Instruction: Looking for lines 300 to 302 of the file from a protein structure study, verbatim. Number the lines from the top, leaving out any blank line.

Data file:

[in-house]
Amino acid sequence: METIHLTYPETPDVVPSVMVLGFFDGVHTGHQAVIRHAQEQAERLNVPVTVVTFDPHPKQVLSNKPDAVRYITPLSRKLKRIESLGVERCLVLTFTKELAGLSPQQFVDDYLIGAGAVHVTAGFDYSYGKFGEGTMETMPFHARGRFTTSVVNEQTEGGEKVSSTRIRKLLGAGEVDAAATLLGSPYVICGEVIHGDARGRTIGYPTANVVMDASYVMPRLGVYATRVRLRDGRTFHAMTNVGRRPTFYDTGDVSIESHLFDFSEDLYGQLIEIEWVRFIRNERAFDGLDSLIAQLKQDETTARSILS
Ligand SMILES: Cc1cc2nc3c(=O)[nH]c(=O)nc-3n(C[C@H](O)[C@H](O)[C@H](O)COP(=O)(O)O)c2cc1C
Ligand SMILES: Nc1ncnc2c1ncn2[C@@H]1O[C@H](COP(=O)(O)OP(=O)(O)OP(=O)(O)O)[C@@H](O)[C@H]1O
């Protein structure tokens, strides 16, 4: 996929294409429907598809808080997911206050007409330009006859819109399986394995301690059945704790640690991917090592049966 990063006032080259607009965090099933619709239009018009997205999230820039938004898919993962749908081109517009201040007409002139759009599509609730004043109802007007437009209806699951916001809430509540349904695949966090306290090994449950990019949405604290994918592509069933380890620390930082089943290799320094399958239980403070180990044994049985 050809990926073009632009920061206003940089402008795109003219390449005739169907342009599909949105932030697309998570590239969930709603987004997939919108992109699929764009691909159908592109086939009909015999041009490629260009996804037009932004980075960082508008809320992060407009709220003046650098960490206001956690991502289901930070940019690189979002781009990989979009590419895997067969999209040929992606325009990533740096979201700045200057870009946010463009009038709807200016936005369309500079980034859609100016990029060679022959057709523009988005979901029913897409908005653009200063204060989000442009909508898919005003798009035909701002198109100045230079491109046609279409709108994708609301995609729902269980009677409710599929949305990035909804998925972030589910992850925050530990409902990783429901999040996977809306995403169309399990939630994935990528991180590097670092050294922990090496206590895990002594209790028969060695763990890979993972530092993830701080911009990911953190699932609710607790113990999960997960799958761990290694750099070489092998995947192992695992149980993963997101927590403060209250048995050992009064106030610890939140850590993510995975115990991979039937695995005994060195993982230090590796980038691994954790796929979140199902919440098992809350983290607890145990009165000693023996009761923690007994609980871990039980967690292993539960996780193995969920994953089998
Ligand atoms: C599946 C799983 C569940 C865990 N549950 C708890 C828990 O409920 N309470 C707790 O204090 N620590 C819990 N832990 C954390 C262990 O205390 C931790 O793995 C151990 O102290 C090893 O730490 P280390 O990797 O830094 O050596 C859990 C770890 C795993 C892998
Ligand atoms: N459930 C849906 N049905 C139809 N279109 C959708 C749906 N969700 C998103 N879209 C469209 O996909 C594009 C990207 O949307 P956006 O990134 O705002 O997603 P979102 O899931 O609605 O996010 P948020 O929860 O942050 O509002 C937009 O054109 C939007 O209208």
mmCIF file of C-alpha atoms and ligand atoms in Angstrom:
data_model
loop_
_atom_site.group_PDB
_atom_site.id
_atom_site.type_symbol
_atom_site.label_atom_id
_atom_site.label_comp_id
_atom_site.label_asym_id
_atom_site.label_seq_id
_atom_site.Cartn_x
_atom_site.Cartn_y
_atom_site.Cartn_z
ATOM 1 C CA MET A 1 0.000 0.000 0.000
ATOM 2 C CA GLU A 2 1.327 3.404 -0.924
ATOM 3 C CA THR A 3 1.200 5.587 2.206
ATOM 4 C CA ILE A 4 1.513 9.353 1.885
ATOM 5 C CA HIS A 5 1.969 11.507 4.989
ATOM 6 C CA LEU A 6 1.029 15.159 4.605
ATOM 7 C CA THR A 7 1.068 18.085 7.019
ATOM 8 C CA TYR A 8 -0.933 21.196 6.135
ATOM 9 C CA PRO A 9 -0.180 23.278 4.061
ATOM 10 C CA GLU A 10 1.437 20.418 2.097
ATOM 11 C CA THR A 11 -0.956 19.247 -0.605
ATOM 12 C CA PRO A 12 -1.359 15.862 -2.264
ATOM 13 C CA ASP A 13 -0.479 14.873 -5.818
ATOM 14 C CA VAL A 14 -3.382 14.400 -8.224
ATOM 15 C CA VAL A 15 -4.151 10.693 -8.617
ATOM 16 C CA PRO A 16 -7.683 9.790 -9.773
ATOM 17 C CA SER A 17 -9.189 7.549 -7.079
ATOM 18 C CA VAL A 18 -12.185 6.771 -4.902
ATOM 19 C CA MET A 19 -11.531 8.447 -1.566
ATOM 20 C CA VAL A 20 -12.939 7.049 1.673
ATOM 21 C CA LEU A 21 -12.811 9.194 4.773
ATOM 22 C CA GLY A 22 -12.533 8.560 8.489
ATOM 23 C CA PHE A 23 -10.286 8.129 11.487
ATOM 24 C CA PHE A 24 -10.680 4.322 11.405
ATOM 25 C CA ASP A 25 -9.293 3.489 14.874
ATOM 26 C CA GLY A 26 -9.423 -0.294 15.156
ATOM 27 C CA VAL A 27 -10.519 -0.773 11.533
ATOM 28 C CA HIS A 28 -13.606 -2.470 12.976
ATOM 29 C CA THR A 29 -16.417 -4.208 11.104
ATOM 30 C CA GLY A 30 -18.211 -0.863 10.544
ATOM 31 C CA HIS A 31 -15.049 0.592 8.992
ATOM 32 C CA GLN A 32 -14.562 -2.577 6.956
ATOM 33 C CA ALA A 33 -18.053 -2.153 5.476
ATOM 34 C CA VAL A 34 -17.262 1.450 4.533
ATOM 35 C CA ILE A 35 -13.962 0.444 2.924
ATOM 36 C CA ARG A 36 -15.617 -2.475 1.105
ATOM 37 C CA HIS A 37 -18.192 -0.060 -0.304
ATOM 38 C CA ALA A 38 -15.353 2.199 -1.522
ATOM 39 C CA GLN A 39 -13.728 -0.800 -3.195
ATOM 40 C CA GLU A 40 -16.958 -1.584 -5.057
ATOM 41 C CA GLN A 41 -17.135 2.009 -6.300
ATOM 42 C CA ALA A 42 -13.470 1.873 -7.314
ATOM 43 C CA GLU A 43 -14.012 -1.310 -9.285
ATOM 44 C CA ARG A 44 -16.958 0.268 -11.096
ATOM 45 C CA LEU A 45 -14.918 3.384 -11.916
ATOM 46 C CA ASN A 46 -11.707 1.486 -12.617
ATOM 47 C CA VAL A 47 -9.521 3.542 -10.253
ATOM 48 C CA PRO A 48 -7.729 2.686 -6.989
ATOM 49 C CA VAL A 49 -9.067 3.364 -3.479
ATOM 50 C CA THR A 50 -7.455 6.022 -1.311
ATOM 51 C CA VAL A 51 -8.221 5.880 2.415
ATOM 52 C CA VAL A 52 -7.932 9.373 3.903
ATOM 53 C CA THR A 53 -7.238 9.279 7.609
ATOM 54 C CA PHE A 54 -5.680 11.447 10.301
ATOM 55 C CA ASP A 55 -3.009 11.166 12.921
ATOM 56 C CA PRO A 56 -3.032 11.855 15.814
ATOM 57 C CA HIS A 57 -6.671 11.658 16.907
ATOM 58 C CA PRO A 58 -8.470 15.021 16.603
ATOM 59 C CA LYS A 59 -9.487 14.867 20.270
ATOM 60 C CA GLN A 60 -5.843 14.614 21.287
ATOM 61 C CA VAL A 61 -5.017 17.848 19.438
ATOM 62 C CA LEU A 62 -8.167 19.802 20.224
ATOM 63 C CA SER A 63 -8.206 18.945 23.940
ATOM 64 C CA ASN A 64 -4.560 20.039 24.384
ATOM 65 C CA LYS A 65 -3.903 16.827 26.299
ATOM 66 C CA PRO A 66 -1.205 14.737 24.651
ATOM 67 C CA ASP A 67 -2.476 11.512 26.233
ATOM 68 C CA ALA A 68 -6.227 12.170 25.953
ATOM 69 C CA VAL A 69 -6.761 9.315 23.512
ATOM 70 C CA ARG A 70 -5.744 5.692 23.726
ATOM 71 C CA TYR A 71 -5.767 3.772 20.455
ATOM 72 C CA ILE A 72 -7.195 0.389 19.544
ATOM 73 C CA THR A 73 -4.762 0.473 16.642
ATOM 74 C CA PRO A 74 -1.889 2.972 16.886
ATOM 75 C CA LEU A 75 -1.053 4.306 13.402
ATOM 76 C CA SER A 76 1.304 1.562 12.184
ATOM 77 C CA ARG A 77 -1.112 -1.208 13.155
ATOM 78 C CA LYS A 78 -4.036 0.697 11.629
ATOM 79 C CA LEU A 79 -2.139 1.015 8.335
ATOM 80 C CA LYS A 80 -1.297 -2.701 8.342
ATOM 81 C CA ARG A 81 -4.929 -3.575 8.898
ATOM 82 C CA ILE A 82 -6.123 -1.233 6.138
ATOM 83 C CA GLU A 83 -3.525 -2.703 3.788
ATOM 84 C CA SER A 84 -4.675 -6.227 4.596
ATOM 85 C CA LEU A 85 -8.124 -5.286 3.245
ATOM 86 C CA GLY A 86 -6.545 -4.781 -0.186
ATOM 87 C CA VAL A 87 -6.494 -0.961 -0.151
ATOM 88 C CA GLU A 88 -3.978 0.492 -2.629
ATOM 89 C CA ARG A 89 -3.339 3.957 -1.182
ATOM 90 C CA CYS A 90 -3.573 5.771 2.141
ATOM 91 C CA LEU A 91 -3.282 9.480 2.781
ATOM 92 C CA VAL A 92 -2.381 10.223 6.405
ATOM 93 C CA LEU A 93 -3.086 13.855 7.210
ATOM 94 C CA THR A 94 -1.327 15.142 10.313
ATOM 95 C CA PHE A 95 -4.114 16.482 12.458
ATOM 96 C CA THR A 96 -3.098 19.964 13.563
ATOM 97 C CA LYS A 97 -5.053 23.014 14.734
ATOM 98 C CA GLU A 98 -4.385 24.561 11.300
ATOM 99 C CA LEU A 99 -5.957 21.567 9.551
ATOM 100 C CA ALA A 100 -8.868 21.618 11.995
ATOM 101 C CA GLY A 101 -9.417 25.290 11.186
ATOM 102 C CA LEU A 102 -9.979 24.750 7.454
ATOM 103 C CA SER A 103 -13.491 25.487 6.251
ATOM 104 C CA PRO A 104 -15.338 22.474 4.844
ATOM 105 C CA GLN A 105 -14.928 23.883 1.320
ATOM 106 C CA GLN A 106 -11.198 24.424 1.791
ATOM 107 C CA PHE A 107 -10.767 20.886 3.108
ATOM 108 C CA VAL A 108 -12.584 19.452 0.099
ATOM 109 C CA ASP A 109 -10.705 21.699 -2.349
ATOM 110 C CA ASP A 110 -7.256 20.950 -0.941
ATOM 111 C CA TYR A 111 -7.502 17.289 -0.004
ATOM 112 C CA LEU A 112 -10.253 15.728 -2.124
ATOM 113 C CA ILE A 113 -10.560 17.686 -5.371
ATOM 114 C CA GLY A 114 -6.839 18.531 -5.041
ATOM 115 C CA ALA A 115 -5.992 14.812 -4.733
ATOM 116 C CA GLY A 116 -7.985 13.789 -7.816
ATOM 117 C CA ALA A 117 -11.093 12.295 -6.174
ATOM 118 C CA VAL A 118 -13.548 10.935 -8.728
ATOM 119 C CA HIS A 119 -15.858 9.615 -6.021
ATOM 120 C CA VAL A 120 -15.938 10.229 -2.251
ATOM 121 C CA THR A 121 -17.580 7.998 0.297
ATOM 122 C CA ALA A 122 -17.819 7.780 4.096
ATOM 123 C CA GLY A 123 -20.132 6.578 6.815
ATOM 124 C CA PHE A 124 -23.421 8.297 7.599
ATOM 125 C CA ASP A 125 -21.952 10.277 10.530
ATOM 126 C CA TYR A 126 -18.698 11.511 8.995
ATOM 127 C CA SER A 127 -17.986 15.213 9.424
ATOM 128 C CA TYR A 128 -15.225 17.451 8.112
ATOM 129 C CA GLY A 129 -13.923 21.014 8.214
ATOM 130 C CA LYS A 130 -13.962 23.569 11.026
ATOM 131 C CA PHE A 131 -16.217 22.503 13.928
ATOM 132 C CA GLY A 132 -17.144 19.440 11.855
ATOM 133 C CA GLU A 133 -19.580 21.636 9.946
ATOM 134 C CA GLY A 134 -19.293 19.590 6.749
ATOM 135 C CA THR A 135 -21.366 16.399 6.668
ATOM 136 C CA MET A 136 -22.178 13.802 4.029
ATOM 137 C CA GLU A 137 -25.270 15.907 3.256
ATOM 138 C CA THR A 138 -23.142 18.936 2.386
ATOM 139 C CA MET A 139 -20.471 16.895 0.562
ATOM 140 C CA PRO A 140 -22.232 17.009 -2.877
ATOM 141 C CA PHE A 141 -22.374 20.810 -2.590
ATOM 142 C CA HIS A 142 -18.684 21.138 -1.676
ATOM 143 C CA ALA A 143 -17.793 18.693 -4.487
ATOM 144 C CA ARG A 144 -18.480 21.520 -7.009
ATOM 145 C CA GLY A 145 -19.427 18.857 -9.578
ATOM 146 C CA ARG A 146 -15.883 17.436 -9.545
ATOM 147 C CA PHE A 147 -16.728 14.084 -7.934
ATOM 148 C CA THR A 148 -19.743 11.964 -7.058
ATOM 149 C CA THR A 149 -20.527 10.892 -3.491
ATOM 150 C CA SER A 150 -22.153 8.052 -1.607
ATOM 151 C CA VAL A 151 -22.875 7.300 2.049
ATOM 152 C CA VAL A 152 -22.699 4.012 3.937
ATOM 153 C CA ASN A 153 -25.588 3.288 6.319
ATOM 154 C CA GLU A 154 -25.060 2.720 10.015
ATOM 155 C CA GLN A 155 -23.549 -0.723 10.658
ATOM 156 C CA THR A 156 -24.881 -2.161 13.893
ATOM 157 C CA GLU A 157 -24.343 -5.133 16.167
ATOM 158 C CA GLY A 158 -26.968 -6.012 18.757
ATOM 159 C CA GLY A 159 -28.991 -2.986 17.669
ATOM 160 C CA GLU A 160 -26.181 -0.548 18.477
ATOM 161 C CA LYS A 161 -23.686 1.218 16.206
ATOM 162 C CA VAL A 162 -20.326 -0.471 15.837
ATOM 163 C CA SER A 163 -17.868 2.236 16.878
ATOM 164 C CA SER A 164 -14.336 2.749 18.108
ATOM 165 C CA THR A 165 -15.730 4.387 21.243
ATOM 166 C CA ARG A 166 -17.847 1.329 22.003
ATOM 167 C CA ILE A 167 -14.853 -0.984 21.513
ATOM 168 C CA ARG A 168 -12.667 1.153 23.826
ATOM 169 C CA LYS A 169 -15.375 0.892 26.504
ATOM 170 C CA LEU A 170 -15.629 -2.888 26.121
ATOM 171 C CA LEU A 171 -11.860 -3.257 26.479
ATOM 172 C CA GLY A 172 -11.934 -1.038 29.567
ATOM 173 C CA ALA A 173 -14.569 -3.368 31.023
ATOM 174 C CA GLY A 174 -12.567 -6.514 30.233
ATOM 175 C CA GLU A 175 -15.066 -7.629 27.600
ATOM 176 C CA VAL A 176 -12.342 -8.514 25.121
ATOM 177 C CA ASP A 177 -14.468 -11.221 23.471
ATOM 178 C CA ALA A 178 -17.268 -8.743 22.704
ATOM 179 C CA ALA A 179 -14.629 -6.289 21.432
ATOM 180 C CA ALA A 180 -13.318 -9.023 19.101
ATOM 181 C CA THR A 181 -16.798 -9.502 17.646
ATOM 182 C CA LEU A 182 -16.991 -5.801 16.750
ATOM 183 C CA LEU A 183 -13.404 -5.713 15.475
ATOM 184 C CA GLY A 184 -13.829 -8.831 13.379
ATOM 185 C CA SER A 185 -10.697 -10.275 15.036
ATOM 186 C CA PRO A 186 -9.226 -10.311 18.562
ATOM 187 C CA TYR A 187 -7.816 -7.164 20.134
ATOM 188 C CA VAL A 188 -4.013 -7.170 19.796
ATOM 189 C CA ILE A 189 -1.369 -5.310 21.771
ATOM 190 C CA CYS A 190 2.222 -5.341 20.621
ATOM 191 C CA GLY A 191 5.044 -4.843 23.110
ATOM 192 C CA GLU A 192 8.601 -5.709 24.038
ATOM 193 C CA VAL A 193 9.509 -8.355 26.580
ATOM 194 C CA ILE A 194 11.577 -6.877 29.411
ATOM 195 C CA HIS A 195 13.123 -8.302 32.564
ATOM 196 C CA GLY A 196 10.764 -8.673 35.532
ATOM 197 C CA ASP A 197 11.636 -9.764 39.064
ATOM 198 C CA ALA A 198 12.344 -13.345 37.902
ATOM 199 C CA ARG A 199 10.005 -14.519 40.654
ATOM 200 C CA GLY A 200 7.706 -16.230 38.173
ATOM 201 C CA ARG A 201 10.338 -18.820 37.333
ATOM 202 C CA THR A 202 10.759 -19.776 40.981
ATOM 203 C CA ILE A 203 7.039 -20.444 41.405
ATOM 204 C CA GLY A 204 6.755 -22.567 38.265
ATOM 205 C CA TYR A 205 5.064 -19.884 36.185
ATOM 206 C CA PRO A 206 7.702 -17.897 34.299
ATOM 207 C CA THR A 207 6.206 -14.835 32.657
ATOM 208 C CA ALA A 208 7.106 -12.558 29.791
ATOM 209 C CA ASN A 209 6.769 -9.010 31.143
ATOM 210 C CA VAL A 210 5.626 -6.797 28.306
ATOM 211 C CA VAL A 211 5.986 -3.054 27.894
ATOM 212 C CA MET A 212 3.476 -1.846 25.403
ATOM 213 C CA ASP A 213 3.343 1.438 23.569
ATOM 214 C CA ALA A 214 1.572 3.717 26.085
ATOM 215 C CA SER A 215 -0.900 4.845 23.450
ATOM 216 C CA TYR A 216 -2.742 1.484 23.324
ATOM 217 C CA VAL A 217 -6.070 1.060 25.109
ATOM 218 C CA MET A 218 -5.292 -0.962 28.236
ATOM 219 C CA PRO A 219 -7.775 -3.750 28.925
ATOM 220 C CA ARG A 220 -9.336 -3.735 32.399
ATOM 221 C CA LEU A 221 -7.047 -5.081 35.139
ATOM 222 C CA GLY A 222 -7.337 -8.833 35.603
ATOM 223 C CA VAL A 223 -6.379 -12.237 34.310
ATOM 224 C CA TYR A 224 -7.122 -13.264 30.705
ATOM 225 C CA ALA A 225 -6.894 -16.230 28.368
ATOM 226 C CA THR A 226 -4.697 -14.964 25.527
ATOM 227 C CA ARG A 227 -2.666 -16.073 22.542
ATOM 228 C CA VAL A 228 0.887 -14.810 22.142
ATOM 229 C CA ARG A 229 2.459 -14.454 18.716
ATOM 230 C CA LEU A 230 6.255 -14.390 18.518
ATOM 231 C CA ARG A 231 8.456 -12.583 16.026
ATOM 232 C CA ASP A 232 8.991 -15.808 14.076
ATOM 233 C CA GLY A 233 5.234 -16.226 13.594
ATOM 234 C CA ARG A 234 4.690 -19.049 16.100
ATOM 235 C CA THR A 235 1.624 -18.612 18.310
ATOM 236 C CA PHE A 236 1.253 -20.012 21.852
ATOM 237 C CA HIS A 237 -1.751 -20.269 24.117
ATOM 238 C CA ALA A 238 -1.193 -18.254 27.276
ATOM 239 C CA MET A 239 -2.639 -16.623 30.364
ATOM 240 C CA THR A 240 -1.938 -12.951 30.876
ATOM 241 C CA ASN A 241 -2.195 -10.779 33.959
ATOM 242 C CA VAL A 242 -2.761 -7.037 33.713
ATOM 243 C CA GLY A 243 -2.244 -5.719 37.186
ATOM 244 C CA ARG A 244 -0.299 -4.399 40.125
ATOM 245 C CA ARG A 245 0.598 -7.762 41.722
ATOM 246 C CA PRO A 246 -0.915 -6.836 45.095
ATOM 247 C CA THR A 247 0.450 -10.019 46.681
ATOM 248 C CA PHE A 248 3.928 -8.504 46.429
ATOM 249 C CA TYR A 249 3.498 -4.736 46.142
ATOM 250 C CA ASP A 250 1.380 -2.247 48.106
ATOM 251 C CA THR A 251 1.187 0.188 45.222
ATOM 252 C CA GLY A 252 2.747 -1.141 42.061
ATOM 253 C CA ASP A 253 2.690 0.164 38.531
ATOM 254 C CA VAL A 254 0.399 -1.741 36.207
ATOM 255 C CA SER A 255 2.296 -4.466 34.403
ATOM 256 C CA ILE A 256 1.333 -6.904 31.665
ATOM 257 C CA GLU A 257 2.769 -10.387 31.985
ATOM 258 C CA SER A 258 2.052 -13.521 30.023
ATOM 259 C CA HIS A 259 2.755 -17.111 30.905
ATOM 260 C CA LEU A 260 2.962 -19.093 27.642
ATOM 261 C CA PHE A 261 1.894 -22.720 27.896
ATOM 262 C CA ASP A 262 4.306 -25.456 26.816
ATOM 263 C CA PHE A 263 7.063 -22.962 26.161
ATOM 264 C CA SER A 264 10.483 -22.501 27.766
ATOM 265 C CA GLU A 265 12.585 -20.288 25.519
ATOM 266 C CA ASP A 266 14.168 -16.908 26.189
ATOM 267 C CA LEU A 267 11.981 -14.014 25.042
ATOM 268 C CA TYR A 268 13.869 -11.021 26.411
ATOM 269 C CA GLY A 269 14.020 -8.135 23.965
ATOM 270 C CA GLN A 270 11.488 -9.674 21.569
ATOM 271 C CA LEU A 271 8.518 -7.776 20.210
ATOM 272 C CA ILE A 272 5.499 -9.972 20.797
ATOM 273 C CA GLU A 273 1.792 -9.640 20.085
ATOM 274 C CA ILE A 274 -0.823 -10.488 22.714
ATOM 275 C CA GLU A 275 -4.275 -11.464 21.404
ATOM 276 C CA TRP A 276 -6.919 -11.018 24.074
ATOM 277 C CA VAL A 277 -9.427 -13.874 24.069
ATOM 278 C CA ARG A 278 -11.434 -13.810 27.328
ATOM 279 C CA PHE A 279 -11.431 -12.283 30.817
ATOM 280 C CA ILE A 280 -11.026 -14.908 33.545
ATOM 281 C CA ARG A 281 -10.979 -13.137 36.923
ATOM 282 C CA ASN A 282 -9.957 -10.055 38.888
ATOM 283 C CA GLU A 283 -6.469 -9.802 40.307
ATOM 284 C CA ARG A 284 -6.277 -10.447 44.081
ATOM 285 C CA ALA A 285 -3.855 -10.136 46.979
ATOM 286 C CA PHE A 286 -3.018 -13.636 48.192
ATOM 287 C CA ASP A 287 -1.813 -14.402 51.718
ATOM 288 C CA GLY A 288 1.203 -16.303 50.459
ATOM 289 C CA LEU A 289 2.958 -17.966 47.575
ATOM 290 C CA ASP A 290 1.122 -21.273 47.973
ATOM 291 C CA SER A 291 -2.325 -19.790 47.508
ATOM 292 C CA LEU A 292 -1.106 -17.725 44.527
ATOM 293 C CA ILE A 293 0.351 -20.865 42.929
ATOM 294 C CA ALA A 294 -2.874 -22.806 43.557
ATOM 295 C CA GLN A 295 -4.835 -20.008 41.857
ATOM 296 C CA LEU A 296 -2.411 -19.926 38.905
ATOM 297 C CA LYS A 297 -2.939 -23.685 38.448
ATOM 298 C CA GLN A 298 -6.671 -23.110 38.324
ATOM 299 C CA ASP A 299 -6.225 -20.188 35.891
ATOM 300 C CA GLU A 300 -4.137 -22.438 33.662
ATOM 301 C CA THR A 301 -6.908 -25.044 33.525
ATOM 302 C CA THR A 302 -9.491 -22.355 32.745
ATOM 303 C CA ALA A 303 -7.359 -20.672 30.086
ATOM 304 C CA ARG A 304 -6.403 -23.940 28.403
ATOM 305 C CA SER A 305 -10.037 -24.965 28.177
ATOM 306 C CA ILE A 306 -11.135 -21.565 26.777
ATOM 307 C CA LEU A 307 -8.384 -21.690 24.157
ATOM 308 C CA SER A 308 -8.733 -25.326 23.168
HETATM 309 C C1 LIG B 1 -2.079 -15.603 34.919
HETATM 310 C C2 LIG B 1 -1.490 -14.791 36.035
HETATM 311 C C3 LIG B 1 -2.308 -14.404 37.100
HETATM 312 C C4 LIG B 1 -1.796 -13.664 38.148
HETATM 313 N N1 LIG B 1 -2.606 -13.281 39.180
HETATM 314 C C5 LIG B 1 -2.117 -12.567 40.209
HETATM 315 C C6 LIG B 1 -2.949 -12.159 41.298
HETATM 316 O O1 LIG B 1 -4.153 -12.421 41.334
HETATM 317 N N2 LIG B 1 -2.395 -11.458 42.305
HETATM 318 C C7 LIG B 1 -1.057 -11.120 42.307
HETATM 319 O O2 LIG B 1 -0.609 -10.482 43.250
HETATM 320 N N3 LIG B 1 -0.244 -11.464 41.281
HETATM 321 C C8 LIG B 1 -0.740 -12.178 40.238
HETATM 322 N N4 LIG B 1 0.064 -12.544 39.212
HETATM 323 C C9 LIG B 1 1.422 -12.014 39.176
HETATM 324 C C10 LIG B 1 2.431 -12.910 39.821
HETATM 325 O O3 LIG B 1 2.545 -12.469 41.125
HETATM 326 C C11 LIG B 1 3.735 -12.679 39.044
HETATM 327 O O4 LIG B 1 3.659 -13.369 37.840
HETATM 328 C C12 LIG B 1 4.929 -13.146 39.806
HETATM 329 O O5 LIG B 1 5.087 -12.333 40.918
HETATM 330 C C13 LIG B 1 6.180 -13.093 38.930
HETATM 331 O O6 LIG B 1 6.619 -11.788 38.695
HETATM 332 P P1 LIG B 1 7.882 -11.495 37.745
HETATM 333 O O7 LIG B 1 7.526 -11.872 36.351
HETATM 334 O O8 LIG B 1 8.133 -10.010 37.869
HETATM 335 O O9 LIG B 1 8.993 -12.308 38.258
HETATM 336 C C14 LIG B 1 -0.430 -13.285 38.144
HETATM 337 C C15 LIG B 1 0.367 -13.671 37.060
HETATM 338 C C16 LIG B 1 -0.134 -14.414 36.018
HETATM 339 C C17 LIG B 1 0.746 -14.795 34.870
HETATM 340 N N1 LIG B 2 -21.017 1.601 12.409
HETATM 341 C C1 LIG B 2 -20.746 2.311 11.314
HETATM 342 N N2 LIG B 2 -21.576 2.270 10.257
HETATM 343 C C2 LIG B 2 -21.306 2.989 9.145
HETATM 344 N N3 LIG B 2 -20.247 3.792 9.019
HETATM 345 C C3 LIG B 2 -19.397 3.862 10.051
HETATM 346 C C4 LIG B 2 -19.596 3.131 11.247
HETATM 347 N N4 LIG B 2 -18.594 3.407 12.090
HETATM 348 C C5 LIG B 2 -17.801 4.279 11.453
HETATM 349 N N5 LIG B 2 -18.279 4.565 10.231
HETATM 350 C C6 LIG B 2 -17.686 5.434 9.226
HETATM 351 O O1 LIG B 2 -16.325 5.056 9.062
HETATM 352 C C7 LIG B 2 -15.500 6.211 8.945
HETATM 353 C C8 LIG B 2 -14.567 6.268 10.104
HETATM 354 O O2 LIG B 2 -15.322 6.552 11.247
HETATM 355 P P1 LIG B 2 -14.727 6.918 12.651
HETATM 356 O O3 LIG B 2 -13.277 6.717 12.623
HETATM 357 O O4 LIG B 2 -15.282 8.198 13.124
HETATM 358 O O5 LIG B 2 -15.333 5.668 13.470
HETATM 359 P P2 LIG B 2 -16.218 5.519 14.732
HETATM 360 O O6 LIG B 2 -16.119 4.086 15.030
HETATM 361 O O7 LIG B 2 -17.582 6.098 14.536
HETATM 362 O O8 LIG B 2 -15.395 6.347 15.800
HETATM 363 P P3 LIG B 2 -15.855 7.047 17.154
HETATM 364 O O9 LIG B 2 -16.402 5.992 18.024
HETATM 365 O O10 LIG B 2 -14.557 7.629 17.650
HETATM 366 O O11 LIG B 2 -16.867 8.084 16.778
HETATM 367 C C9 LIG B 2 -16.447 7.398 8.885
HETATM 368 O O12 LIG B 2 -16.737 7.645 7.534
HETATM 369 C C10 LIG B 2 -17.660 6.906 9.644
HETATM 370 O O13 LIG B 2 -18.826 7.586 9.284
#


ATOM 280 C CA ILE A 280 -11.026 -14.908 33.545
ATOM 281 C CA ARG A 281 -10.979 -13.137 36.923
ATOM 282 C CA ASN A 282 -9.957 -10.055 38.888